The great white shark swimming in the warm waters of the Gulf Stream was adapted to live anywhere in the world, in the Gulf of Alaska and the Mediterranean, off the coasts of Formosa and southern Chile. In cooler waters, its vascular system warmed the blood flowing to its eyes and brain, a genetic response enabling it to live and hunt in waters of widely varying temperature. Its migration north along the eastern seaboard of the United States was a thoughtless, instinctual action, but the shark was not the pea-brained creature it is often portrayed to be. The great white, in fact, possesses a large and complex brain. Theoretically, it could be trained, were the task not unthinkably dangerous. As it swam and grew, the shark adapted and learned by experience, but the ability to reason, suggested some experts, was beyond it. “Reasoning implies the ability to integrate experience, forethought, rationality, learning . . . into a complex decision-making process,” ichthyologist George Burgess of the University of Florida's Museum of Natural History says. “Sharks, like most animals, simply react in predetermined ways that, from an evolutionary standpoint, are clearly effective—or else they wouldn't be here any longer! That's why white sharks don't hold grudges, and don't spare women and children . . .”
Most of its brain is given over to enormous olfactory lobes, and thus it has been called a “brain of smell.” It can smell prey a quarter-mile away. Sharks have been observed, writes Thomas B. Allen in The Shark Almanac, trailing bathers in the shallows who had scratches on their legs. According to the zoologist A. D. Hasler, “We are concerned here with a sense of such refined acuity that it defies comparable attainment by the most sensitive instruments of modern chemical analysis.”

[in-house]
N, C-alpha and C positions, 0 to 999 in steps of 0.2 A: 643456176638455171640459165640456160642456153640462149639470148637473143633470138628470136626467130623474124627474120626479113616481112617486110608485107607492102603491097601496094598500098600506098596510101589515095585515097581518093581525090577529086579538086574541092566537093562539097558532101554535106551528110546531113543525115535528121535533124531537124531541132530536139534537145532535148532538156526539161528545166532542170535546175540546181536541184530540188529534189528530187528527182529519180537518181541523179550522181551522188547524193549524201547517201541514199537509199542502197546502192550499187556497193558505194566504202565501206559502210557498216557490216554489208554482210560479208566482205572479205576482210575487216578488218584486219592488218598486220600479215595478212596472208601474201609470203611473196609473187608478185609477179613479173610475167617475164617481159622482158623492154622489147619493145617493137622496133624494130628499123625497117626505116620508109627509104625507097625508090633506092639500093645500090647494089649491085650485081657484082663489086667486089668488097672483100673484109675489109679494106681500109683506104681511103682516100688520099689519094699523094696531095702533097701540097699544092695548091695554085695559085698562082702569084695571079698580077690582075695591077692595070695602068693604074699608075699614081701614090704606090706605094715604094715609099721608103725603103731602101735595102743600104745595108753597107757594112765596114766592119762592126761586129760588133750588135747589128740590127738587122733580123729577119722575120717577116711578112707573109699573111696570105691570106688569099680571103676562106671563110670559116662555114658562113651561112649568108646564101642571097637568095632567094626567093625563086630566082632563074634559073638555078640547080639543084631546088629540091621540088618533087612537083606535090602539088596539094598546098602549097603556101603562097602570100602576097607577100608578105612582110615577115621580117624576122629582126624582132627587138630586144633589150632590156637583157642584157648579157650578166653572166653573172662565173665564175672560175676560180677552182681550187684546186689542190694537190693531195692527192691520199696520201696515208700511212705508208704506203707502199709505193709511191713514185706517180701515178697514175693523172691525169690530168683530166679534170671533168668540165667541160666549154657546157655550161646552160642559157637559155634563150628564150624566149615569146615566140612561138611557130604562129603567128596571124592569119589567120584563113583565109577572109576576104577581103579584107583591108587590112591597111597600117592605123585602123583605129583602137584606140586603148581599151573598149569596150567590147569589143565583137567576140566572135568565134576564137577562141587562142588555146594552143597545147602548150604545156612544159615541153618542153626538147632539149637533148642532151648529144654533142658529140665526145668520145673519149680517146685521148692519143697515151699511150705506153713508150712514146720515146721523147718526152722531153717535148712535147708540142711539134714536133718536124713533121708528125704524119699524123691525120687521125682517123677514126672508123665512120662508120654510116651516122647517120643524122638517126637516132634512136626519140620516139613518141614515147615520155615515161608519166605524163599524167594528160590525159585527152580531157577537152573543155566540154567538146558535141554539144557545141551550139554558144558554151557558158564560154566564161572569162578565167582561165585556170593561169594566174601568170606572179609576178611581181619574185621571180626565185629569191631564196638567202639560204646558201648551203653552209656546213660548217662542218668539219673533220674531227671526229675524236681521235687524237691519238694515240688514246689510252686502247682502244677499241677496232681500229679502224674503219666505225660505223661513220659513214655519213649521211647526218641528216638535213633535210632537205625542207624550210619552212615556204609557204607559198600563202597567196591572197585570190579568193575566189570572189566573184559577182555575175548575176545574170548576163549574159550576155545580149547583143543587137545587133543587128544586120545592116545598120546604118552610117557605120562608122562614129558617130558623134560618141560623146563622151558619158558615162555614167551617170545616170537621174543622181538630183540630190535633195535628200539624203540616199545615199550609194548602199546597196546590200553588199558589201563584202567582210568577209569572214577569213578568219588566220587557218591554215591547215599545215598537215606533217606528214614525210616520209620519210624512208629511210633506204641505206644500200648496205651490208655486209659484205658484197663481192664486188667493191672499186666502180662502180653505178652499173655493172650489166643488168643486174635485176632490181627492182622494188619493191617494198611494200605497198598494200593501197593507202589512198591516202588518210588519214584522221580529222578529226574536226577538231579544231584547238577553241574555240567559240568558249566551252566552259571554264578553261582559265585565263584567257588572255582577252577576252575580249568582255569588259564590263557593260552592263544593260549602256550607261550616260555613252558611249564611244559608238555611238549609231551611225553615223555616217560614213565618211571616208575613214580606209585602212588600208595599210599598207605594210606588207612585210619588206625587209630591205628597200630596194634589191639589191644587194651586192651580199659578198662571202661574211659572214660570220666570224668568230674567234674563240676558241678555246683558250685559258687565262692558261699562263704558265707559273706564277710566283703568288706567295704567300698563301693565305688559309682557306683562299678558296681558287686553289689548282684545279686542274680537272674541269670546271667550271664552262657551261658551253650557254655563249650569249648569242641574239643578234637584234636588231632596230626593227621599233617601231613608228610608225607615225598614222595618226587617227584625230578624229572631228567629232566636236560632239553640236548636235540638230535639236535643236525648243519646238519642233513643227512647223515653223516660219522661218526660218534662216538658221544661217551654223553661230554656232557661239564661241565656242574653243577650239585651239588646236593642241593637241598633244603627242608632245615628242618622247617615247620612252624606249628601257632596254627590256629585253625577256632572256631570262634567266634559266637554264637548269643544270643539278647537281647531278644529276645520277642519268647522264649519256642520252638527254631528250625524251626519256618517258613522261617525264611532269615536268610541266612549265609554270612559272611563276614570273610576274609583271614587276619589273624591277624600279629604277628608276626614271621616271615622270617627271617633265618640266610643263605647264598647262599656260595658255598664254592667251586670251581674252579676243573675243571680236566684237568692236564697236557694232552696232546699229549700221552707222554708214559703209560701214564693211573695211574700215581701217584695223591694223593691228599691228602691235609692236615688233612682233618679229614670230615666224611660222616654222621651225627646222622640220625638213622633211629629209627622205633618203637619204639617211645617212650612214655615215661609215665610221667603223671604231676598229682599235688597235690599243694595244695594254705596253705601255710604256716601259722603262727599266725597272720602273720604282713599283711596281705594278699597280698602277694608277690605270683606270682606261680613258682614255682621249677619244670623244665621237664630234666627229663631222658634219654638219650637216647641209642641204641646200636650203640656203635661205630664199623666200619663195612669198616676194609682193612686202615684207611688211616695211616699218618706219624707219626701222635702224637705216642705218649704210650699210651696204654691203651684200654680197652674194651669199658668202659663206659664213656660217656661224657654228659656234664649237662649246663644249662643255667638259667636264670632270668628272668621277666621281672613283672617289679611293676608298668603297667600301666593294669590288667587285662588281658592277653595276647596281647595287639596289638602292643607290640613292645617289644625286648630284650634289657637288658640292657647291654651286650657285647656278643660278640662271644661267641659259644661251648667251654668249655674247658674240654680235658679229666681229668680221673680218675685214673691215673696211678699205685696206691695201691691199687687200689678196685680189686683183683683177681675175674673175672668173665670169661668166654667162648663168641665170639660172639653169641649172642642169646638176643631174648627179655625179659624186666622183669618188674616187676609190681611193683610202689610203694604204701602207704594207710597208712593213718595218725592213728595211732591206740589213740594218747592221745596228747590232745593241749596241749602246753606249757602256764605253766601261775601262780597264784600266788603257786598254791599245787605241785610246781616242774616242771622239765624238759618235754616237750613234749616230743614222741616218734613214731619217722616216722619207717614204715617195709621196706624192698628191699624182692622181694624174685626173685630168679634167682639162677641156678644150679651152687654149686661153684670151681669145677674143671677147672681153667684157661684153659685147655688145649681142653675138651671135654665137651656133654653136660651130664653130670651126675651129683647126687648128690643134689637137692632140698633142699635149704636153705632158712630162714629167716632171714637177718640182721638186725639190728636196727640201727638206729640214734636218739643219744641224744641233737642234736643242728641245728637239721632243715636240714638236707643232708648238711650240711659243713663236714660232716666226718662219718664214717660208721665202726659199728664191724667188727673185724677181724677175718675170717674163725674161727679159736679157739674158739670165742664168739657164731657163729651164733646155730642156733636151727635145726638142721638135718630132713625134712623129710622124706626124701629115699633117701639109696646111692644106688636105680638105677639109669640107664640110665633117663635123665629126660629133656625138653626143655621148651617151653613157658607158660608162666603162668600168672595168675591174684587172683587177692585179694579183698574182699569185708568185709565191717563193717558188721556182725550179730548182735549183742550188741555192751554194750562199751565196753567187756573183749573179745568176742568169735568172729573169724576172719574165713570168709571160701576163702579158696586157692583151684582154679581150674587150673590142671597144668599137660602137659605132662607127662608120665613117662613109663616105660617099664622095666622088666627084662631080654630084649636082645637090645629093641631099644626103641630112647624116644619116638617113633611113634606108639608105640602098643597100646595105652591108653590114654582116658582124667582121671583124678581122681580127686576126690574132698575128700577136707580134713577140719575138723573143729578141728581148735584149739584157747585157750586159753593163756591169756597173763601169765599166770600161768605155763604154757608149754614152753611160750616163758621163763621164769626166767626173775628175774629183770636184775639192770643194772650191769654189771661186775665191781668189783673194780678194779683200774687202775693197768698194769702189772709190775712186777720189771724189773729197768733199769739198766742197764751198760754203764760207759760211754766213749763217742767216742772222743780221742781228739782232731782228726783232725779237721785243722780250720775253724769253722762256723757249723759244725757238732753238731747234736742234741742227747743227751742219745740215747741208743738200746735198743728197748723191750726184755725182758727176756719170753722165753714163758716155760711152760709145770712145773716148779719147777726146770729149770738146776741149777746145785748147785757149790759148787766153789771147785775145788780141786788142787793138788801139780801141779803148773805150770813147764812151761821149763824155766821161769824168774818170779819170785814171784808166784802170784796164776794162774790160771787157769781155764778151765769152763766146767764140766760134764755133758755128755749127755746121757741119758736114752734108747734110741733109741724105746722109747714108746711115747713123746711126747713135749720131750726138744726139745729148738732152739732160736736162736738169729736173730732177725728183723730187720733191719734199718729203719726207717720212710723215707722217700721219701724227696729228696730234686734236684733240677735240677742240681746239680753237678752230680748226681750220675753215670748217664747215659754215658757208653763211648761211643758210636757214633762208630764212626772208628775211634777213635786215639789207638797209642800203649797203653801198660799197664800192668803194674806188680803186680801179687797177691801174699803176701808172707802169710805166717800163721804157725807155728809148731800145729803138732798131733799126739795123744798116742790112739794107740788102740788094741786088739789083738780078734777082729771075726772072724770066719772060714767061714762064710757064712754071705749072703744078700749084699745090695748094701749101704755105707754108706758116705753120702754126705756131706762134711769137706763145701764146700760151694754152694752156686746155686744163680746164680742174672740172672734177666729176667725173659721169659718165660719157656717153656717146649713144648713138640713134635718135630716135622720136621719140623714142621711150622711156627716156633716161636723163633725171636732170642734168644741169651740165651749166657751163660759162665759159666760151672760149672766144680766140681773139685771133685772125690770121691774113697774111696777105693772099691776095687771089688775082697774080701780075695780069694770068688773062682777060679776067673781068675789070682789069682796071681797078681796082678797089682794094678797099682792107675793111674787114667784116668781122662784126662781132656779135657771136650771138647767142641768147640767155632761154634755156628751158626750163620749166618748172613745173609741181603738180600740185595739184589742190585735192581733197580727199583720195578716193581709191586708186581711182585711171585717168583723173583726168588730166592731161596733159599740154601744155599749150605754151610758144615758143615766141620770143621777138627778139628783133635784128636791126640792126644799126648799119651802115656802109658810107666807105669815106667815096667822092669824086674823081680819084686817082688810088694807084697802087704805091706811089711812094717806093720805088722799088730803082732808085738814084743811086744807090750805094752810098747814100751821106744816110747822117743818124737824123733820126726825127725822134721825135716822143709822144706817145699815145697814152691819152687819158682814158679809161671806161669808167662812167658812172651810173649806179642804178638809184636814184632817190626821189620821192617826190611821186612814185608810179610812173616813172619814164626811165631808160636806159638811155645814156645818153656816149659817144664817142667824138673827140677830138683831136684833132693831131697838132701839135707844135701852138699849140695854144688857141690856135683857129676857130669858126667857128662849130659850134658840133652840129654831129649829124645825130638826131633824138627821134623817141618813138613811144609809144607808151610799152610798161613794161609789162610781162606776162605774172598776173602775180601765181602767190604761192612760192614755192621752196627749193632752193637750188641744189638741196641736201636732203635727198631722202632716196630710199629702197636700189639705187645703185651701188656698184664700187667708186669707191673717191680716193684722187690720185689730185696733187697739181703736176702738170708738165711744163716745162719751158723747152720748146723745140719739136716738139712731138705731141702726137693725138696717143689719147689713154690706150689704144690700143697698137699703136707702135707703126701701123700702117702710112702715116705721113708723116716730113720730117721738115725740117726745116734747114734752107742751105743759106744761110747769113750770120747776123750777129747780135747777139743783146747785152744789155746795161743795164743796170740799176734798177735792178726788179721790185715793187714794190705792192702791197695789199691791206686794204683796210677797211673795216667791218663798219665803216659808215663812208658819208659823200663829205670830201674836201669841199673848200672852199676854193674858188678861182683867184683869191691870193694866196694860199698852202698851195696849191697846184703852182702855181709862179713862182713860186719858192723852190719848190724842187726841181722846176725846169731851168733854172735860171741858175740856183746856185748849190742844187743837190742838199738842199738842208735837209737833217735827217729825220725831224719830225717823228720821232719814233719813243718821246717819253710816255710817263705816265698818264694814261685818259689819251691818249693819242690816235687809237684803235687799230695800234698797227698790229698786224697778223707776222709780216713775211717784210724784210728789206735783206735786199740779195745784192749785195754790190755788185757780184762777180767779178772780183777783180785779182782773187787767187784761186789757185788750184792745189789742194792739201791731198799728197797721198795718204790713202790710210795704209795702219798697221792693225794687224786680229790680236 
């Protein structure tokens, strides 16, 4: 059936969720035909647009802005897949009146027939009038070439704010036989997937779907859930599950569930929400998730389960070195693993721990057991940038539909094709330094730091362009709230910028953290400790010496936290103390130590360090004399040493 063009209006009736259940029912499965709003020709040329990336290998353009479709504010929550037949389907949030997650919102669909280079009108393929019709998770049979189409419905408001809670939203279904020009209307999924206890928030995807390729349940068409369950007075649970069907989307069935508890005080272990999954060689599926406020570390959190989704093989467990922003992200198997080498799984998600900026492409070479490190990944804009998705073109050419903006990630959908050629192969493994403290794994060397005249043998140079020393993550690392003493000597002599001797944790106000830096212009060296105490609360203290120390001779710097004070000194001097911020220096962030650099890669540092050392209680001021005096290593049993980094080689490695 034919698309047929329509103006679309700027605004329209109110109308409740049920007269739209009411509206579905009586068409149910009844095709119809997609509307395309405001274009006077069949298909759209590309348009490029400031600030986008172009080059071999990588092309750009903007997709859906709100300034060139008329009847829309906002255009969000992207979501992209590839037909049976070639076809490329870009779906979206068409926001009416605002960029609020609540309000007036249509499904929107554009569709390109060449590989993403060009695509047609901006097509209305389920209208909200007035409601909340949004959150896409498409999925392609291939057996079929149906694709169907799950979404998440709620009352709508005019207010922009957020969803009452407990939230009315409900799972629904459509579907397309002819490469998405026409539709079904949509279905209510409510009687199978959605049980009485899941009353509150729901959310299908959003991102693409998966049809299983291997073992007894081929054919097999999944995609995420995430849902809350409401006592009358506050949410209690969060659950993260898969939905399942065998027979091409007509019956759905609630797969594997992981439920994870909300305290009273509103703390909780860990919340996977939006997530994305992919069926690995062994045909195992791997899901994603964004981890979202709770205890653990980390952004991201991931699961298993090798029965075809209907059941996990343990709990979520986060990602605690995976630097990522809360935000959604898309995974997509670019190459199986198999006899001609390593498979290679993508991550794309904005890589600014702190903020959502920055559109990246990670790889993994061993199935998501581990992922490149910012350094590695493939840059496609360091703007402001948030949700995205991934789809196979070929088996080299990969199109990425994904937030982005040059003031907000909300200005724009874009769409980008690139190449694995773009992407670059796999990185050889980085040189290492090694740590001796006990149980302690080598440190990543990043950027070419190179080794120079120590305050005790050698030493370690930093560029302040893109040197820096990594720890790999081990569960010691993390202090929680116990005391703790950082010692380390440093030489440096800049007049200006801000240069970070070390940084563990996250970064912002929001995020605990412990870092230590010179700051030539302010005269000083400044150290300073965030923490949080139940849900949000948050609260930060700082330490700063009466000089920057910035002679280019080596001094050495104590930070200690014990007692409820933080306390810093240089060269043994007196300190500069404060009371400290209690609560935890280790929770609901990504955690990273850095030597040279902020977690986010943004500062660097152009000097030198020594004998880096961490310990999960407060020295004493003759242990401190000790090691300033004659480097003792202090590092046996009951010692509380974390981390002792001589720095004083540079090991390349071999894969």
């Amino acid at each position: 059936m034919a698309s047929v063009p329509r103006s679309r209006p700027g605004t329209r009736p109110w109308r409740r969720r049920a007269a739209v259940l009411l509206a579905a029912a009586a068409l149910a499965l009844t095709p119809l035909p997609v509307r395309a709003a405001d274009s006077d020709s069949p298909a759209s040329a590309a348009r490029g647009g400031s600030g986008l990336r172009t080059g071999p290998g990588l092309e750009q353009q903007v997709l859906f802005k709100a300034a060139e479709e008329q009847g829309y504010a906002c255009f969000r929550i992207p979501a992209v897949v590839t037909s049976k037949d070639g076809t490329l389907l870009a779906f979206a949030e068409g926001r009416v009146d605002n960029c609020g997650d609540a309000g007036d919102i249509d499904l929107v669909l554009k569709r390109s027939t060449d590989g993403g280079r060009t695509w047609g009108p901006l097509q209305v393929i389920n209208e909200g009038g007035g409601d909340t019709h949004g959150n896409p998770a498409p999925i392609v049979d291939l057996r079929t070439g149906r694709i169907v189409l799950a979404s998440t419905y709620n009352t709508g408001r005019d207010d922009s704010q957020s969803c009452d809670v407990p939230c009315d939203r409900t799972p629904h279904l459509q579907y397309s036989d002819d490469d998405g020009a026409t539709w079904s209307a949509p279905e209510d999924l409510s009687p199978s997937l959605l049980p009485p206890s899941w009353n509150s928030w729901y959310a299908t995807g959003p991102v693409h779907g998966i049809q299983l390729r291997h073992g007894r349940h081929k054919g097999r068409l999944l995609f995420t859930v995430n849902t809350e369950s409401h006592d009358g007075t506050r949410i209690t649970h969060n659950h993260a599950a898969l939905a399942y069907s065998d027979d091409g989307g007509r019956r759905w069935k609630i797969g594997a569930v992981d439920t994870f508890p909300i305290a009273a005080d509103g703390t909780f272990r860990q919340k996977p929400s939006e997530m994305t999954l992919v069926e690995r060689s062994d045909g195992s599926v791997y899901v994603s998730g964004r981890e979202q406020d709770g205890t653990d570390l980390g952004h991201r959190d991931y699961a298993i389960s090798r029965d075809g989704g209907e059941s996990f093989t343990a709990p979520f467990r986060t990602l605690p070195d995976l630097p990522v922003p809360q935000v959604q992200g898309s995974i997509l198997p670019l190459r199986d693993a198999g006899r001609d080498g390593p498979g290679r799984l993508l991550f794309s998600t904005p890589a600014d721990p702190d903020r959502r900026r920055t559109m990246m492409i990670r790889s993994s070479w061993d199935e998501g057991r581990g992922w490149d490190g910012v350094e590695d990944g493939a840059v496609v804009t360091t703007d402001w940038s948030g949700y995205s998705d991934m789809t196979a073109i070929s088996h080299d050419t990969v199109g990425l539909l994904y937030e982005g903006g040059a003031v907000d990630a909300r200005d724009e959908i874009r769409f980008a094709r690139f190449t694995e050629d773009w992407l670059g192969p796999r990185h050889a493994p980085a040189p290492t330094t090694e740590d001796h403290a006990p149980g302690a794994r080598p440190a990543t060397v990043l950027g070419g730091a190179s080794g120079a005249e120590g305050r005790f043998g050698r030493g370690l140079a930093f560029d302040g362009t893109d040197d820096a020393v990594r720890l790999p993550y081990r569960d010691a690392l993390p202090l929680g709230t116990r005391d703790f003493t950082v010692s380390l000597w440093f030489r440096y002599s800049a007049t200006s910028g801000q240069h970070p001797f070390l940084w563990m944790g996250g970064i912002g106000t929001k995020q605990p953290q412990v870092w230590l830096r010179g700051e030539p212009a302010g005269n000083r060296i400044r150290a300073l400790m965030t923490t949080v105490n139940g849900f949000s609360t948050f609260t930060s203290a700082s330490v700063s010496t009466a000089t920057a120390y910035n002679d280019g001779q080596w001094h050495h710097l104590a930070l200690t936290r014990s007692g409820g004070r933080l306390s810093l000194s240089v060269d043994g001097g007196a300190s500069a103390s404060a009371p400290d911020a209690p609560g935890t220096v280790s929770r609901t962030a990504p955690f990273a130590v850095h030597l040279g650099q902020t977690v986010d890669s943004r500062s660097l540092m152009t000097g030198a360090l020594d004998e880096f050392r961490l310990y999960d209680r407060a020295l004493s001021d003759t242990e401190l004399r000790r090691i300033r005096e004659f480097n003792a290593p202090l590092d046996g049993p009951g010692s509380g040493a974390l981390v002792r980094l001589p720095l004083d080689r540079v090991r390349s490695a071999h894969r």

Bathers with cut fingers may have been a mild curiosity to most sharks, but the young great white faced more pressing problems now. Competition among the large predators in the Gulf Stream was intense.
After days, the great current passed on without it. The Gulf Stream plunged north, roiling past the coasts of New York, Massachusetts, New Hampshire, and Maine, turning east at Nova Scotia to cross the Atlantic to England. Somewhere approximately seventy miles east of New Jersey, a looping wave, a fluke current, whirled the shark out of the mighty stream. Suddenly, the crowds were gone. Even surrounded by prey in the Gulf Stream, it had failed to sustain itself. And now, the crowds had gone. The small pelagic fish, the helpless prey, had disappeared.
Six hundred feet beneath the shark, the continental shelf was lush in bottom fishes—rake and cod, ling and porgies—a short dive for a great white, but this shark had grown used to hunting the surface, and passed over the bottom feeders.
The young great white was lost, pulled by a stray plume of the Gulf Stream. Of all the fish in the sea, it was the deadliest, yet, ironically, the first to suffer from damage to the ecosystem, the most likely to go extinct. It was the cost of scarcity: For the ecosystem to remain in balance, the great white must forever skirt extinction.
The great fish's environment had not just diminished, it had disappeared. Perhaps it was attacked and injured by a larger predator. What motivated it is unknown. What is known is that it became a rare “rogue” member of its species—a deranged individual apex predator, a behavior seen in man-killing lions and elephants in Africa. And in human beings. “It was the equivalent,” says George Burgess, “of a serial killer.” At the dawn of the twentieth century, this comparison was not yet available, as human serial killers were not known. In the parlance of the time, it was a sea monster.
Soon other currents and scents, like the ones that had snatched it into the giant stream, began to work on the young shark, pulling it west. Prey was still scarce, its hunger growing, but the water was getting shallower, and all its senses told it that this at least was a good thing. It was nearing shore and its more abundant prey.
It was sometime in late June when an especially powerful and new scent began to flow from the coastal streams of New Jersey into the sea. The shark picked up the scent and decided to investigate. If the scent was foreign—the shark may never have encountered human beings—it would have induced caution along with interest. In all encounters it was governed by a rule born inside it: Never start a fight you can't win. In such moments, the shark did not rise much above its customary sluggish pace, reserving all energy for the moment of attack.